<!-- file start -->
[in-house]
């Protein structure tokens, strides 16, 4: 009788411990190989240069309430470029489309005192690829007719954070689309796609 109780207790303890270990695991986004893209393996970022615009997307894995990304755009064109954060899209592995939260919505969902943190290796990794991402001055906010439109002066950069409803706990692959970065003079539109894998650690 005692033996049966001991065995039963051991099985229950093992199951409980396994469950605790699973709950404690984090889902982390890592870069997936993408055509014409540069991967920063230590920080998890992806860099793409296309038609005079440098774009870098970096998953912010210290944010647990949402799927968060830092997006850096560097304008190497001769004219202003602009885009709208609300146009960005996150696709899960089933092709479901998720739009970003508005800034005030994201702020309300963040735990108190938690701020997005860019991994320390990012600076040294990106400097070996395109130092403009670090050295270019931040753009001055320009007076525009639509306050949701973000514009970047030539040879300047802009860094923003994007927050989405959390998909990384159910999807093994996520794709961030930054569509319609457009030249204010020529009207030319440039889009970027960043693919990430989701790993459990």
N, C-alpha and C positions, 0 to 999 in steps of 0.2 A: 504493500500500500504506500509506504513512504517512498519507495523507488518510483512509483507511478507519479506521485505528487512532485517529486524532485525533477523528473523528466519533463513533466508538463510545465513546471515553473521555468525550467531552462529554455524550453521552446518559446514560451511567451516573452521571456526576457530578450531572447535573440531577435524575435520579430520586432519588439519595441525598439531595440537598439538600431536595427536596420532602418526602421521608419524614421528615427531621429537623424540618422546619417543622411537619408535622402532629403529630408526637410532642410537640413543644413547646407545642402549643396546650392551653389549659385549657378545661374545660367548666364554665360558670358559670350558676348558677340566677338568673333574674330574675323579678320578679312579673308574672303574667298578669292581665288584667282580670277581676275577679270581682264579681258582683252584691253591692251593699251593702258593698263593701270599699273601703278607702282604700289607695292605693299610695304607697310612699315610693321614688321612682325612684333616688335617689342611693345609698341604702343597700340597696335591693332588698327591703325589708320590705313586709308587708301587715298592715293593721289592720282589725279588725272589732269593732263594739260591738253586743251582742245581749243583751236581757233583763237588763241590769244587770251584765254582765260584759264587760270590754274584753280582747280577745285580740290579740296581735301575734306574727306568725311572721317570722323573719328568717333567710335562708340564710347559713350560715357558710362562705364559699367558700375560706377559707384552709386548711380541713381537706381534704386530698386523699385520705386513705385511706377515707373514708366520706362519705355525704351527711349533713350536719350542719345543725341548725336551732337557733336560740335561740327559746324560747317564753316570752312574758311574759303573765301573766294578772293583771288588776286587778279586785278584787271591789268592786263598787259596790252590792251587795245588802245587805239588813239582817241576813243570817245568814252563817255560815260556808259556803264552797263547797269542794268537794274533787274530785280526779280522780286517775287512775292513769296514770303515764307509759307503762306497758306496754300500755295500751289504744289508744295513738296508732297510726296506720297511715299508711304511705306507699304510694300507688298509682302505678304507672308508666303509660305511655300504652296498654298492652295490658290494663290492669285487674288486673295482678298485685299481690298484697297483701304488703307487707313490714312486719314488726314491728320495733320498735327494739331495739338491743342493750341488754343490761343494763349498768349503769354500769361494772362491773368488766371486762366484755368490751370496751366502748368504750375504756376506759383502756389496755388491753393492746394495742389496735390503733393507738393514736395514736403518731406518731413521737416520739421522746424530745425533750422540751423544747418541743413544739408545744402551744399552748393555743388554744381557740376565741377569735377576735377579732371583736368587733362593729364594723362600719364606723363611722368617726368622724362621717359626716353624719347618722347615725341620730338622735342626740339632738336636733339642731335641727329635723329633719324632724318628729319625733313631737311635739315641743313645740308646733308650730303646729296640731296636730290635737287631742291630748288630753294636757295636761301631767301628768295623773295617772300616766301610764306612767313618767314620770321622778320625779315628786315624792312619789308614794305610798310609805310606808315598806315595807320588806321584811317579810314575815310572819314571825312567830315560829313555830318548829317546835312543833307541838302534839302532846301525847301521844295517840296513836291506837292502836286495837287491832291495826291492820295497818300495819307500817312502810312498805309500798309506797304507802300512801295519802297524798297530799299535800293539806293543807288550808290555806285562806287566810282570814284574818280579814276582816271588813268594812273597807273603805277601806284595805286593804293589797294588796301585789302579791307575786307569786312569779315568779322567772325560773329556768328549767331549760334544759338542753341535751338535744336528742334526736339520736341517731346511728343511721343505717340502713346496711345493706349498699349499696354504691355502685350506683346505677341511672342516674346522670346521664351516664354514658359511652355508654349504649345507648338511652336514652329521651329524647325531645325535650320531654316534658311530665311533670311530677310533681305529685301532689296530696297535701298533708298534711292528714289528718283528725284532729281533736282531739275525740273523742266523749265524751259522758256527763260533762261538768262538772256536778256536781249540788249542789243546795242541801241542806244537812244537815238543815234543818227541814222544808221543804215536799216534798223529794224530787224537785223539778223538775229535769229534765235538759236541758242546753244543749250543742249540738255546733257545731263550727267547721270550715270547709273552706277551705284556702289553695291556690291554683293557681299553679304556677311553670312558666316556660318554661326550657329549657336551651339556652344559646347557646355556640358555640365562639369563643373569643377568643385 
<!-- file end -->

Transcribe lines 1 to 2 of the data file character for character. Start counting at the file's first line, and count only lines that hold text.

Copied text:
[in-house]
């Protein structure tokens, strides 16, 4: 009788411990190989240069309430470029489309005192690829007719954070689309796609 109780207790303890270990695991986004893209393996970022615009997307894995990304755009064109954060899209592995939260919505969902943190290796990794991402001055906010439109002066950069409803706990692959970065003079539109894998650690 005692033996049966001991065995039963051991099985229950093992199951409980396994469950605790699973709950404690984090889902982390890592870069997936993408055509014409540069991967920063230590920080998890992806860099793409296309038609005079440098774009870098970096998953912010210290944010647990949402799927968060830092997006850096560097304008190497001769004219202003602009885009709208609300146009960005996150696709899960089933092709479901998720739009970003508005800034005030994201702020309300963040735990108190938690701020997005860019991994320390990012600076040294990106400097070996395109130092403009670090050295270019931040753009001055320009007076525009639509306050949701973000514009970047030539040879300047802009860094923003994007927050989405959390998909990384159910999807093994996520794709961030930054569509319609457009030249204010020529009207030319440039889009970027960043693919990430989701790993459990």